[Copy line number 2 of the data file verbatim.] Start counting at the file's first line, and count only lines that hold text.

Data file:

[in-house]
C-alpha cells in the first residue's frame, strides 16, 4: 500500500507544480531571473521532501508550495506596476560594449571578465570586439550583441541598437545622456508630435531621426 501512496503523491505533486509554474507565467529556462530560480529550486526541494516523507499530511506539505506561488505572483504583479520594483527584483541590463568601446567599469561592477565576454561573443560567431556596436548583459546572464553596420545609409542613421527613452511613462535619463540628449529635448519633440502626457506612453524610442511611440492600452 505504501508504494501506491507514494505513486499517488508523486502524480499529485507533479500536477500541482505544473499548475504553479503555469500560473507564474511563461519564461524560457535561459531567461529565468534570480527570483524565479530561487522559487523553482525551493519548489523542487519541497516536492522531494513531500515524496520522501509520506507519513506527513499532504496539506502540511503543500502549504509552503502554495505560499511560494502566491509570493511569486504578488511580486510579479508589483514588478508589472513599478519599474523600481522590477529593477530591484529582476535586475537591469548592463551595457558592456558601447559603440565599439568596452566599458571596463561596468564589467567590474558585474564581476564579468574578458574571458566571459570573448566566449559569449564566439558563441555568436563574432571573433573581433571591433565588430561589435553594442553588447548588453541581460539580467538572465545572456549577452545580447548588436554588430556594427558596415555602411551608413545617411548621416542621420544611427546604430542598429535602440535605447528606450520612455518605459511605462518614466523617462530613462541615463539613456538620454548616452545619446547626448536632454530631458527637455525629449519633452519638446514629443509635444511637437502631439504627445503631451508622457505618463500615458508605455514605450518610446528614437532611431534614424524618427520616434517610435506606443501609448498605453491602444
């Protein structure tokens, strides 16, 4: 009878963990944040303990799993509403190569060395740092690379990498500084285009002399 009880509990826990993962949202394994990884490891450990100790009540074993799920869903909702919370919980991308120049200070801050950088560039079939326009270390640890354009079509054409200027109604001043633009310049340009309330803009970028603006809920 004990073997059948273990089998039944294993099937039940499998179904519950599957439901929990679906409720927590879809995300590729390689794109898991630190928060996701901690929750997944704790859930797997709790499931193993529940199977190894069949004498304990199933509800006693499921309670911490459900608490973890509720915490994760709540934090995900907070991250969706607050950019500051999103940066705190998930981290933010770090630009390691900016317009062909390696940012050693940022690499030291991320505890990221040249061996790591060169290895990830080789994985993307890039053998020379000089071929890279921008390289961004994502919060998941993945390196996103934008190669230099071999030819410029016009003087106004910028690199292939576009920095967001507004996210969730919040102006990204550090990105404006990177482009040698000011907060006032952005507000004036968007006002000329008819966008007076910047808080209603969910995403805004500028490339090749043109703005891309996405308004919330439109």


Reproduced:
C-alpha cells in the first residue's frame, strides 16, 4: 500500500507544480531571473521532501508550495506596476560594449571578465570586439550583441541598437545622456508630435531621426 501512496503523491505533486509554474507565467529556462530560480529550486526541494516523507499530511506539505506561488505572483504583479520594483527584483541590463568601446567599469561592477565576454561573443560567431556596436548583459546572464553596420545609409542613421527613452511613462535619463540628449529635448519633440502626457506612453524610442511611440492600452 505504501508504494501506491507514494505513486499517488508523486502524480499529485507533479500536477500541482505544473499548475504553479503555469500560473507564474511563461519564461524560457535561459531567461529565468534570480527570483524565479530561487522559487523553482525551493519548489523542487519541497516536492522531494513531500515524496520522501509520506507519513506527513499532504496539506502540511503543500502549504509552503502554495505560499511560494502566491509570493511569486504578488511580486510579479508589483514588478508589472513599478519599474523600481522590477529593477530591484529582476535586475537591469548592463551595457558592456558601447559603440565599439568596452566599458571596463561596468564589467567590474558585474564581476564579468574578458574571458566571459570573448566566449559569449564566439558563441555568436563574432571573433573581433571591433565588430561589435553594442553588447548588453541581460539580467538572465545572456549577452545580447548588436554588430556594427558596415555602411551608413545617411548621416542621420544611427546604430542598429535602440535605447528606450520612455518605459511605462518614466523617462530613462541615463539613456538620454548616452545619446547626448536632454530631458527637455525629449519633452519638446514629443509635444511637437502631439504627445503631451508622457505618463500615458508605455514605450518610446528614437532611431534614424524618427520616434517610435506606443501609448498605453491602444